If Glückskinder came as a total surprise, Max Ophüls’s Sans Lendemain (1940) offered further proof, if we needed any, of the director’s genius (Bart also talks about this film). Ophüls fled Germany after the Reichstag fire and became a French citizen shortly thereafter, directing minor classics like Werther and De Mayerling à Sarajevo in his adopted country, before fleeing again, to the U.S., when France fell in 1940. Sans Lendemain is among the last films that Ophüls made in France and, like the best of the Grémillon films shown in last year’s program, is alive not only with the romantic fatalism that typifies both the director’ work and French Poetic Realist cinema, but with a sense of foreboding and despair, captured here not only in the “mists of regret” that envelop the film’s only semi-ambiguous ending, but in the empty stare of Edwige Feuillère, bringing to mind Garbo mask-like visage at the end of Queen Christina. Feuillère, who turned heads with her performance as Lucrèce Borgia in Abel Gance’s film from 1935 (in which she briefly appeared nude, as she does here), plays a typical subject of film melodrama, a mother forced to work as a stripteaseuse and companion at a Montmartre night club to support her young son (shades of Blonde Venus, as in the Sternbergian gauze draped over the dressing-room scenes), who wants to keep her life and profession hidden from a former lover who has come into her life again. What starts as a variation on the Damon Runyon “lady for a day” scenario unfolds as a subtle character study that is the equal both of Stella Dallas and Les Dames du Bois de Boulogne, mining Ophüls’s Mizoguchi-like obsession with prostitutes and fallen women. Feuillère’s work is matched by great character acting from Paul Azaïs and Ophüls regular George Rigaud, but perhaps the movie’s greatest star is the cameraman, Eugen Schüfftan, another Ophüls habitué who was instrumental in shaping the look of Poetic Realism. Schüfftan paints wonderfully diffused, hazy close-ups of Feuillère and Rigaud that Ophüls cuts to at moments quite unanticipated by the scene layout, apparent forebodings of that unforgettable final image of the mist shrouding Eugène Lourié’s Montmarte set and clearing the stage for the storm to come.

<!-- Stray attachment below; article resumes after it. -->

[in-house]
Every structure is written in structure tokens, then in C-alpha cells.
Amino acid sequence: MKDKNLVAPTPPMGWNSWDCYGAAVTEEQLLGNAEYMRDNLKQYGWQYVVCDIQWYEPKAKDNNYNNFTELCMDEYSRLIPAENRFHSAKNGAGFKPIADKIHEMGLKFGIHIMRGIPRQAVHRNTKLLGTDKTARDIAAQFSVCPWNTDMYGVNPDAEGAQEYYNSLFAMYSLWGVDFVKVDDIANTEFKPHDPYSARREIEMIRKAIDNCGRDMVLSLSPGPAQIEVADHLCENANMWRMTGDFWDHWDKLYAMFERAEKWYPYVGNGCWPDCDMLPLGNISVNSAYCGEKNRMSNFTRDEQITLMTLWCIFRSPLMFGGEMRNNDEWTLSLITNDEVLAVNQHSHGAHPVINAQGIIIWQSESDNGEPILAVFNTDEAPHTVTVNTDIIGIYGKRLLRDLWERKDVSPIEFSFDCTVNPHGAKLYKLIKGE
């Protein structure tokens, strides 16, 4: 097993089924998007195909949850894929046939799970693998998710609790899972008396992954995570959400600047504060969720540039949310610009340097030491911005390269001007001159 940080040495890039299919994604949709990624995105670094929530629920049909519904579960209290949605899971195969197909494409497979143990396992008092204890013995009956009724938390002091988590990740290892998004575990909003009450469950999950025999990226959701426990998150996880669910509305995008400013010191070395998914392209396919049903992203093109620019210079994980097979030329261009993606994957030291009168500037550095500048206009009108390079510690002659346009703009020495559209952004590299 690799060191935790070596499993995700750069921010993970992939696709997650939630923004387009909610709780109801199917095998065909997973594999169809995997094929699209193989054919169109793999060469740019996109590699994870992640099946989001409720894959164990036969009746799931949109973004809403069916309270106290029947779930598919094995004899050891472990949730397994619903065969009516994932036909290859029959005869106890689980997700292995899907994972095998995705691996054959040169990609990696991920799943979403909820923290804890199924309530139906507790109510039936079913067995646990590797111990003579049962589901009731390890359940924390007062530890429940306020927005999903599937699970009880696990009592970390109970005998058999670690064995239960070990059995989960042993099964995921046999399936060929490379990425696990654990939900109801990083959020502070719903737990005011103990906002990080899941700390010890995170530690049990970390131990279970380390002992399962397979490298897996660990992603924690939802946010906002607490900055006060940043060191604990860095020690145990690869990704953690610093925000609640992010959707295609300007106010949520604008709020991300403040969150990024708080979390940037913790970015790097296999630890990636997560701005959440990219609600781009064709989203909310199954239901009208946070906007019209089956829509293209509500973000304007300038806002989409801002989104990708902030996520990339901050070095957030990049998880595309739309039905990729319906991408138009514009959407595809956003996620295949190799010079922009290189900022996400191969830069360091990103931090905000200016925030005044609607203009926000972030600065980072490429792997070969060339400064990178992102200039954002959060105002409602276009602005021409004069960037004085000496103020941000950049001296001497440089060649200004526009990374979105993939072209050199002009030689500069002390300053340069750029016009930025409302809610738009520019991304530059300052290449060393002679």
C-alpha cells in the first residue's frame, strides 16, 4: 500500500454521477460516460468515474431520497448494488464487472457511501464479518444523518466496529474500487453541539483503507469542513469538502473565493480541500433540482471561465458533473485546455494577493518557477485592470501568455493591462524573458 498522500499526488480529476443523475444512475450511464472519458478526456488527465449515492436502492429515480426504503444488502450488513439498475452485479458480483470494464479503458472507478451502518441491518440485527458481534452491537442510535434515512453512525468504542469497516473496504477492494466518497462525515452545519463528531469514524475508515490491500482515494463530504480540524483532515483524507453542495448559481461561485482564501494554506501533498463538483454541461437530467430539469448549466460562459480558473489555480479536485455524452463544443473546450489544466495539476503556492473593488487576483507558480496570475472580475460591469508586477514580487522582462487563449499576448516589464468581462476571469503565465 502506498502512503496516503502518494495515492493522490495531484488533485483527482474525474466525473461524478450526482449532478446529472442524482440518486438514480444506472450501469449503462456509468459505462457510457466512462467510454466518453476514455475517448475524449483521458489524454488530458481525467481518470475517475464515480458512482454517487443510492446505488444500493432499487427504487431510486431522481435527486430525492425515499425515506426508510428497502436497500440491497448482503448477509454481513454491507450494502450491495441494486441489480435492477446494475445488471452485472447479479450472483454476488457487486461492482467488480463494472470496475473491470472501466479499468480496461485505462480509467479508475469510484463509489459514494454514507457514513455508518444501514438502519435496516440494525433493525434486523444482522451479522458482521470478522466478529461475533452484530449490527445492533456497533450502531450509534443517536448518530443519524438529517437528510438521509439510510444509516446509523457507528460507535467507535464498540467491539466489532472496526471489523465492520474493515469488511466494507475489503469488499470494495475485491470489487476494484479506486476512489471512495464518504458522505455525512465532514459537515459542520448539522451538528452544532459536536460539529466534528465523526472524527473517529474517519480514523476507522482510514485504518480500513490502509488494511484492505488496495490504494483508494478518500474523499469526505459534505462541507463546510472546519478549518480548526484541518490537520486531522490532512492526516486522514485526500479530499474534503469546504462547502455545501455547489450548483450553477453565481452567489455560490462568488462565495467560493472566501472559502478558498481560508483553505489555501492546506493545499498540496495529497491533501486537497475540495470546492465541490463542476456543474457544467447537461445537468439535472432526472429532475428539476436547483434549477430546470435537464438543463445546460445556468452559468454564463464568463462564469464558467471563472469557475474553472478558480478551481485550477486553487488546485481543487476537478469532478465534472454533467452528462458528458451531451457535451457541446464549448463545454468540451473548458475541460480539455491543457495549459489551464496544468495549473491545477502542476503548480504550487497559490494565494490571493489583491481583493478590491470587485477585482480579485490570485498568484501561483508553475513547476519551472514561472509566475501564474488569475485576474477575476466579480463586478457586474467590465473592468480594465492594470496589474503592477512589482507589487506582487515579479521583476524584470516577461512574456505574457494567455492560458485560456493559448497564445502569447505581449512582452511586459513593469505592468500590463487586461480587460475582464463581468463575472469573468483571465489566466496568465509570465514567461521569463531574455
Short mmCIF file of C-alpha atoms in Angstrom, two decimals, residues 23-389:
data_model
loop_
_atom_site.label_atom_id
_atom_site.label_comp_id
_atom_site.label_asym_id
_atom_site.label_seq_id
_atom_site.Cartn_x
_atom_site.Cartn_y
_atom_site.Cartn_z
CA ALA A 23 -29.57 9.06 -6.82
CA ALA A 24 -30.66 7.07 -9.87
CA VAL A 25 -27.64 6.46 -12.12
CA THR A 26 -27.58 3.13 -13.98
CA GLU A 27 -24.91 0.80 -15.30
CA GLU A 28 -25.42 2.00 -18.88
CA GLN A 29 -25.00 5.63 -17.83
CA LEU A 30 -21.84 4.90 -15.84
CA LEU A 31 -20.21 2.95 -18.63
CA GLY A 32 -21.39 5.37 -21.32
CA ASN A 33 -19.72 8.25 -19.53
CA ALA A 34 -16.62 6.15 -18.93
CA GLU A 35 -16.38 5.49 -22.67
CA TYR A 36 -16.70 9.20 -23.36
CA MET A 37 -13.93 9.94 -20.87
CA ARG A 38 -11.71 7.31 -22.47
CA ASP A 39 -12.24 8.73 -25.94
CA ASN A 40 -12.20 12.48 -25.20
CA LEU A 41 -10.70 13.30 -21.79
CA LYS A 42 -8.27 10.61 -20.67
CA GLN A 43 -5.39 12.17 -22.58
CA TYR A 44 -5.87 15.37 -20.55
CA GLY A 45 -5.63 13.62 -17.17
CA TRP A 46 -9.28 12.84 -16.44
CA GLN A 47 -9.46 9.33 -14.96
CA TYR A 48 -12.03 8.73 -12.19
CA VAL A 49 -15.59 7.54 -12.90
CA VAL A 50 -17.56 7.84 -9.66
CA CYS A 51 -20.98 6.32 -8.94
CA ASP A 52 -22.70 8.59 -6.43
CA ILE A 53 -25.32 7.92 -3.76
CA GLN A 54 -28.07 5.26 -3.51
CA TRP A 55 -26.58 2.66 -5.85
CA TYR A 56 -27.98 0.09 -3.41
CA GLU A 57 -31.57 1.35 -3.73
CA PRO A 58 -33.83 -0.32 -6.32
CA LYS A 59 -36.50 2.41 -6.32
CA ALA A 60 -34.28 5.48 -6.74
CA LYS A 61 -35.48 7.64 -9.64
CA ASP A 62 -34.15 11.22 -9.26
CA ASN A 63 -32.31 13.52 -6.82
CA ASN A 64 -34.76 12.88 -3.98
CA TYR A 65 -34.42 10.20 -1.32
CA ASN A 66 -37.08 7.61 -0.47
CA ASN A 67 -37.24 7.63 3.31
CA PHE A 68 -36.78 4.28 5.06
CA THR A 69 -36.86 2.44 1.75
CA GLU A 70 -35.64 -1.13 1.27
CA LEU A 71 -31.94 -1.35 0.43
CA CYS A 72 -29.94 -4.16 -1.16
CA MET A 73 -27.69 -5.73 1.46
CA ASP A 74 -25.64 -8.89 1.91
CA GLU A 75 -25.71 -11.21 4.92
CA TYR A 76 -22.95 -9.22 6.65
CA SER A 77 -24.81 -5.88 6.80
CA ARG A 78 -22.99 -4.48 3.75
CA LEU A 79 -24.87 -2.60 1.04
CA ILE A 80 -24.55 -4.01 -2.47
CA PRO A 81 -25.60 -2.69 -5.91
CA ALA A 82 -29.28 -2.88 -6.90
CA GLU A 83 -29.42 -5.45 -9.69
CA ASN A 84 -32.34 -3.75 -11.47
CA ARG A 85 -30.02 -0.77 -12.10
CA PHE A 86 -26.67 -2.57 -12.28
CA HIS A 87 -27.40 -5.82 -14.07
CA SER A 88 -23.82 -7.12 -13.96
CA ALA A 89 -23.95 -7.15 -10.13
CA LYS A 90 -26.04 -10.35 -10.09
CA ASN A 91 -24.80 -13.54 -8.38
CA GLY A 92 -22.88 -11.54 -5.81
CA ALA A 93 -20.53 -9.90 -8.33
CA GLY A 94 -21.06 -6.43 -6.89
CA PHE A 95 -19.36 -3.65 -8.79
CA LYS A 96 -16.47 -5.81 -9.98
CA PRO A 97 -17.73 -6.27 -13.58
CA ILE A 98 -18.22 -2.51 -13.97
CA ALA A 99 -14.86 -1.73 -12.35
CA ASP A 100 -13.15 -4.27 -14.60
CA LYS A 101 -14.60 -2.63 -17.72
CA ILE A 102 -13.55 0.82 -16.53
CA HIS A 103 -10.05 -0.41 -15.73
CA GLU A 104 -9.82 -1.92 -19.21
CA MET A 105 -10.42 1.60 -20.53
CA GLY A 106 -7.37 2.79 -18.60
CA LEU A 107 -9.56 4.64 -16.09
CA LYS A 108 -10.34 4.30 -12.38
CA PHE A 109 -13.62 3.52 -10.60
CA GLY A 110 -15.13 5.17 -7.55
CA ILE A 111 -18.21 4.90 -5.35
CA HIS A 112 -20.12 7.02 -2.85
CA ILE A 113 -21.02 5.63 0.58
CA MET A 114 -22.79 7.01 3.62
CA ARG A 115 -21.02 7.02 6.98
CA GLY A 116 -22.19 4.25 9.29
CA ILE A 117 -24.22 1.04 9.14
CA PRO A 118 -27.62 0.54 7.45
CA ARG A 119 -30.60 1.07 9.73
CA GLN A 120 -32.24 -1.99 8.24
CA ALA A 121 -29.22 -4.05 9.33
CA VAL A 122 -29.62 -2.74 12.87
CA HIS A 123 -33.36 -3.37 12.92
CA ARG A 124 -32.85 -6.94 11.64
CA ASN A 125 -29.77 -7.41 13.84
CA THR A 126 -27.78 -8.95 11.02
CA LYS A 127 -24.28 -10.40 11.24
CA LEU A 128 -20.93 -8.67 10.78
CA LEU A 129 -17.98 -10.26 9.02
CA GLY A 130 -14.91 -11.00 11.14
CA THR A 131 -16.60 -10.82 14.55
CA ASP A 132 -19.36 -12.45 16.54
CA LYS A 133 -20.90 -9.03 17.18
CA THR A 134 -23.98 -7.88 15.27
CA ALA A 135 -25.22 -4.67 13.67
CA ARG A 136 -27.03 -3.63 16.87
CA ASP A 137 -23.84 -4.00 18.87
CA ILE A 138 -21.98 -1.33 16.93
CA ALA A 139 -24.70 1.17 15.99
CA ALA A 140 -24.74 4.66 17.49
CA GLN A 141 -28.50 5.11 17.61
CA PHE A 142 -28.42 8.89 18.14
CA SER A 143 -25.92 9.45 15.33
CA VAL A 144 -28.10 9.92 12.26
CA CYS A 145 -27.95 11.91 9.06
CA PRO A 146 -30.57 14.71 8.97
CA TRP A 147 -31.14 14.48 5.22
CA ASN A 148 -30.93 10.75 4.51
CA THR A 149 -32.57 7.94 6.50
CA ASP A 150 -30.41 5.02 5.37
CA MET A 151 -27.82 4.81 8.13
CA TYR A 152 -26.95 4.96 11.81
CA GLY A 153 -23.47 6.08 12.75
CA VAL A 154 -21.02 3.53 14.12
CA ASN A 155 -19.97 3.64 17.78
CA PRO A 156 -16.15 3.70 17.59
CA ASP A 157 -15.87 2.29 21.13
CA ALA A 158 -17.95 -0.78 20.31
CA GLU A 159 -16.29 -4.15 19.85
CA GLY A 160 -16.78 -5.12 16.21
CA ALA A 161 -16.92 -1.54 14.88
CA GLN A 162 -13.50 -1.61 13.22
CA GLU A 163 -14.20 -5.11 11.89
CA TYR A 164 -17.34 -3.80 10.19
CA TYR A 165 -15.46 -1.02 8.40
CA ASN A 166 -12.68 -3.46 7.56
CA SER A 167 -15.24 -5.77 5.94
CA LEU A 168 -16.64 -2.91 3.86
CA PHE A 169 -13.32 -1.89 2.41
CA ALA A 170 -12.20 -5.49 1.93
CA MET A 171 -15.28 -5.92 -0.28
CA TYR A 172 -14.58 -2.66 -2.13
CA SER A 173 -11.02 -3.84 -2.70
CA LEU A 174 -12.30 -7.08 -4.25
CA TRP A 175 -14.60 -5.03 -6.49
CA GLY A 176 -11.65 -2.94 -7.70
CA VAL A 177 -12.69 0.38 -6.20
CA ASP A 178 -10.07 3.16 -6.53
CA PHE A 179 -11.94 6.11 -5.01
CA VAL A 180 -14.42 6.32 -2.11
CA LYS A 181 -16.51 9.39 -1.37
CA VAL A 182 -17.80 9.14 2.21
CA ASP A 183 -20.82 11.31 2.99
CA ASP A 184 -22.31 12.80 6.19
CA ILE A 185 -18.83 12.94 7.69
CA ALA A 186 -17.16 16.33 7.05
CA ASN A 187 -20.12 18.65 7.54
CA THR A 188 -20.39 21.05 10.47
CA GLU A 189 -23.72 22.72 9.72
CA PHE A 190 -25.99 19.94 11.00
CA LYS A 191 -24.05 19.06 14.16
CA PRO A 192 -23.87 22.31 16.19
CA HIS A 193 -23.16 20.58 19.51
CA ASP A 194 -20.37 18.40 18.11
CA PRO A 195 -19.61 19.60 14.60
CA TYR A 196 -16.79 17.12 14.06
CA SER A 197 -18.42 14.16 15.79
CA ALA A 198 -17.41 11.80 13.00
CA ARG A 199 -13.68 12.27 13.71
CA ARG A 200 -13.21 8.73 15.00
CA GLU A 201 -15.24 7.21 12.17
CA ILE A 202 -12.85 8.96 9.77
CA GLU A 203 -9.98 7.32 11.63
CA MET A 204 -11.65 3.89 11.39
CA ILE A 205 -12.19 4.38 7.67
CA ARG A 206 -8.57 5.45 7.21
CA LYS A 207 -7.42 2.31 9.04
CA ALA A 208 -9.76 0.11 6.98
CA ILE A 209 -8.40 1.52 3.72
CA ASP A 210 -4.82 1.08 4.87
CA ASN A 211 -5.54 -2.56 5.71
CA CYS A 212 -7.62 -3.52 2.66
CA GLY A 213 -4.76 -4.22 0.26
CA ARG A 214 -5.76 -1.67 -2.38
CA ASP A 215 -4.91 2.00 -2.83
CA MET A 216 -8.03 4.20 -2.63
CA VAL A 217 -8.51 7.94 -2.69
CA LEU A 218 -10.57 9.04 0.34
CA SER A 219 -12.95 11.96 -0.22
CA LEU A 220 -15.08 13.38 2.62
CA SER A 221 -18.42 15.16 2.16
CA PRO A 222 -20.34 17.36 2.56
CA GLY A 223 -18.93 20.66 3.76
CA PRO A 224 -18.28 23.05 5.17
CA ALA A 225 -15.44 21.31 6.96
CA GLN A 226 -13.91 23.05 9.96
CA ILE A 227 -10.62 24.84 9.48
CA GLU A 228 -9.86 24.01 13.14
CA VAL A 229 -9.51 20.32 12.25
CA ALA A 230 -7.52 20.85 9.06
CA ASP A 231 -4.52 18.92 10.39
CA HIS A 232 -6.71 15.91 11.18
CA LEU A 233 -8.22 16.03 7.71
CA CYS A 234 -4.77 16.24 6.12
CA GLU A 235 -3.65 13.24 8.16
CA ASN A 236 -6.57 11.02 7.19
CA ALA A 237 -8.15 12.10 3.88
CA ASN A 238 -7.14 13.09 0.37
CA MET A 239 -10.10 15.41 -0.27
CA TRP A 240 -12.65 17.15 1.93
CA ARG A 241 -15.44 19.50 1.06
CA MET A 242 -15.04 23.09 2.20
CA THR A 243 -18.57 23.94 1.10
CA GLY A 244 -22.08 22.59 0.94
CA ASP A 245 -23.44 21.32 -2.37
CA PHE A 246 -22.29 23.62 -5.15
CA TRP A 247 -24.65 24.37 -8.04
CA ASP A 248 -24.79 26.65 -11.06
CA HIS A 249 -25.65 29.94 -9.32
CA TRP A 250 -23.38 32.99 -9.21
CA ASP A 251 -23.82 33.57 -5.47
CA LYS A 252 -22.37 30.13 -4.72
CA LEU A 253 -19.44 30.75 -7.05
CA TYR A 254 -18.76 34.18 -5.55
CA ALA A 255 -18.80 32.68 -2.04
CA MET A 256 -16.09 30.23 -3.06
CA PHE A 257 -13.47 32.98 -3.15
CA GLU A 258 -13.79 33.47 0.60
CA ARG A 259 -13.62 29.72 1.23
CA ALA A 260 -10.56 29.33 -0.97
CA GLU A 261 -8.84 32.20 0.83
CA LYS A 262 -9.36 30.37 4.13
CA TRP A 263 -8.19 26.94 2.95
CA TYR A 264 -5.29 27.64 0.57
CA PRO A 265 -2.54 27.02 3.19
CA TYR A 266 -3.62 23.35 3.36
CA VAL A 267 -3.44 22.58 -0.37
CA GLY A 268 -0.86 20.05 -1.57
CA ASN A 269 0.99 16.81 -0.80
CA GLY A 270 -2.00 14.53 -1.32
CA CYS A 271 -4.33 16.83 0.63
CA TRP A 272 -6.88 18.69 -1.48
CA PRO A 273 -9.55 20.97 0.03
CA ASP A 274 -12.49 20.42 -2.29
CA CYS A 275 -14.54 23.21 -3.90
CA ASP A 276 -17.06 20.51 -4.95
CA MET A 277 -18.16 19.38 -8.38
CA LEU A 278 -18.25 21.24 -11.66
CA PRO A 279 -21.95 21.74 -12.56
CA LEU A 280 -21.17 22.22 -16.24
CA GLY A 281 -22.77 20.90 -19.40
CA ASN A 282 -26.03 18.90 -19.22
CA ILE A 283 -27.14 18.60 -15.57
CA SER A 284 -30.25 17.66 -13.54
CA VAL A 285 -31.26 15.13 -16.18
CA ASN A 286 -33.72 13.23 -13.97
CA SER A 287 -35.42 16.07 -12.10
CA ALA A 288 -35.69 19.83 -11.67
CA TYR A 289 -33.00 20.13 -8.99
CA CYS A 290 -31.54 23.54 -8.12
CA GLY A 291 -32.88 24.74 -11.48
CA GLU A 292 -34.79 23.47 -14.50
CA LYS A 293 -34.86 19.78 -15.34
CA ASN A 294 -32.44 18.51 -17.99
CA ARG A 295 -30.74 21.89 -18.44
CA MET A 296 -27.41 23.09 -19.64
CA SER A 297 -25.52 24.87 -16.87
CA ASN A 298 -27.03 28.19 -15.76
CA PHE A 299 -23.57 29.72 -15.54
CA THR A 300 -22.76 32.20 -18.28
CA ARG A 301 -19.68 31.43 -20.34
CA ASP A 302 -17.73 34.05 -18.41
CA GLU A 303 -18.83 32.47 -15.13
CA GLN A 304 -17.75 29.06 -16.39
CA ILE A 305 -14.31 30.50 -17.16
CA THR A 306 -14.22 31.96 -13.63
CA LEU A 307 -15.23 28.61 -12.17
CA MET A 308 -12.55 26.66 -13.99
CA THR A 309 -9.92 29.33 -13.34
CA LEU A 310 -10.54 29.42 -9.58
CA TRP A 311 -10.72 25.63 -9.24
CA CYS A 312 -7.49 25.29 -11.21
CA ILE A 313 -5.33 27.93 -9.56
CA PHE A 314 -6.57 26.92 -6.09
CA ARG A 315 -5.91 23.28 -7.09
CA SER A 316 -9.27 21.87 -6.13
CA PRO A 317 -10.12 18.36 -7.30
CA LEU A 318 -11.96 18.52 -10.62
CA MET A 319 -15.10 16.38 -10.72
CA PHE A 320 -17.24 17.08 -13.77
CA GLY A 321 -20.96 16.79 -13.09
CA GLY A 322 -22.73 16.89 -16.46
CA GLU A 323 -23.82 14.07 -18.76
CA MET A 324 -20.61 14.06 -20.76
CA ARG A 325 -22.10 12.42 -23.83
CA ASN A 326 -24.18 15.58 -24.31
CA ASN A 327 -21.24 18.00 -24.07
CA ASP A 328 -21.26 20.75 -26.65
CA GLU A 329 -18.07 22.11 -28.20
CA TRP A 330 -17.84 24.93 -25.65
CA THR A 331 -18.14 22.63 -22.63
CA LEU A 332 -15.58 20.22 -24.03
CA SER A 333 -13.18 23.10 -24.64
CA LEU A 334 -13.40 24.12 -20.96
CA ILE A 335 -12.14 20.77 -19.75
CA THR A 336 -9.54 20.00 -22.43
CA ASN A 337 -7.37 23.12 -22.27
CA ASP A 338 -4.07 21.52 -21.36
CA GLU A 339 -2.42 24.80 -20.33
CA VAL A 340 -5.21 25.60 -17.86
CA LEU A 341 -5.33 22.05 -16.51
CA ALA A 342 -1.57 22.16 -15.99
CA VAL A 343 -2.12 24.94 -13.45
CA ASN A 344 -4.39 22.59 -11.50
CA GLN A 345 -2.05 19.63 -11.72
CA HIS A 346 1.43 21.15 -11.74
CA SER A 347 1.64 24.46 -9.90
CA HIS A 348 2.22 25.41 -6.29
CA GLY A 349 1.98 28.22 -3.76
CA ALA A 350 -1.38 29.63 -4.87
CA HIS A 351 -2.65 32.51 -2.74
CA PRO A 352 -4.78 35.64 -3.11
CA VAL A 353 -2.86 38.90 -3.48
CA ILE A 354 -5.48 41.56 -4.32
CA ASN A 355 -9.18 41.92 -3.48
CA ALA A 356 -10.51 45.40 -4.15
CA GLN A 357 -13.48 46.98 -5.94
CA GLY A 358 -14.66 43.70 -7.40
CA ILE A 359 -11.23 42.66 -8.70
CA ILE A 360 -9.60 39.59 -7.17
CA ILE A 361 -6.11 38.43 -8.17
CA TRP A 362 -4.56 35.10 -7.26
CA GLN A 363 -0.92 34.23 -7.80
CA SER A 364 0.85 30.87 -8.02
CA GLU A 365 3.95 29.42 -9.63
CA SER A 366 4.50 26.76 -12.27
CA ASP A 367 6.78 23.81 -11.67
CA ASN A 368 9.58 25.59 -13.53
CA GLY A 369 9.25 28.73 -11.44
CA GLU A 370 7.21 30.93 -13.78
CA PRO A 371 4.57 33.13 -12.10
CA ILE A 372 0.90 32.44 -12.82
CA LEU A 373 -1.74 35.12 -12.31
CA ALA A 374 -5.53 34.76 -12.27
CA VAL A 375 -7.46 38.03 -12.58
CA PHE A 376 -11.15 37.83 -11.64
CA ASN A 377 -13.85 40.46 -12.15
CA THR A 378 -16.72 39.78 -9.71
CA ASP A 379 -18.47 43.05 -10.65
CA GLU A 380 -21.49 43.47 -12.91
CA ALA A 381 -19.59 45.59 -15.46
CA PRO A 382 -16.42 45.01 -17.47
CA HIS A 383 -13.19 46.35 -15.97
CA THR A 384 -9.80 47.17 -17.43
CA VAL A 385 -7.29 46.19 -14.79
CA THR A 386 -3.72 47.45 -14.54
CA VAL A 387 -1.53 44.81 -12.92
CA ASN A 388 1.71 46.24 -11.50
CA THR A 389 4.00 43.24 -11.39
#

As fanciful as that last phrase is, so workmanlike, in the best sense of the term, is the cinema of Allan Dwan. Even more than Ford, with whom he has a lot in common, and like Raoul Walsh, another paradigm of workmanlike auteurship featured in last year’s program, Dwan started with the industry and eventually outgrew it, still making Hollywood movies when the New Hollywood was just around the corner. Dwan made over 400 movies in his career, many of them disposable programmers, but several exhibiting a pulpy poetry that is great because so seldom overstated. Take Silver Lode, the western that opened the Dwan program, released by RKO in 1954, when that studio was more dead than alive, ready for take-over by the General Tire and Rubber Company the next year. Silver Lode was set up by independent producer Benedict Bogaeus, with whom Dwan had partnered up in Pinecrest Productions, an outfit targeting low and middle-budget westerns starring popular stars like John Payne and Ronald Reagan. Silver Lode is a poor man’s High Noon, an allegory of McCarthyism that actually features a villain named McCarty. McCarty, played with usual degenerate aplomb by Dan Duryea, is after Payne’s Dan Ballard because the latter shot his brother and took off with the loot of a high-stakes poker game. McCarty, presenting himself as a Federal marshal, convinces the good people of Silver Lode that their nice neighbor Ballard is actually a cold-blooded killer. Like Fritz Lang’s Fury, Silver Lode traces the building of mass consensus around the creation of a scapegoat. But other than Lang and more along the lines of the Ford of the Judge Priest movies, Dwan does not show the town people as the masses from which fascism is born but, on the contrary, as a functioning social network of largely friendly relations that can go sour when its shared moral sense is disturbed by fascist forces; that is when a extraordinary human being steps in to remind them of their moral duties. Such allegories of American democracy are common to many westerns, particularly those focused on the threat of mob justice, like Wellman’s The Ox-Bow Incident. But allegory is saved from heavy-handedness here by Dwan’s pulpy energy, perhaps most fully incarnated by John Payne’s perfect movie-performance. No middle-brow message picture this, but pure “termite art,” Manny Farber’s term for art aspiring to nothing else than the display of ‘eager, industrious, unkempt activity.’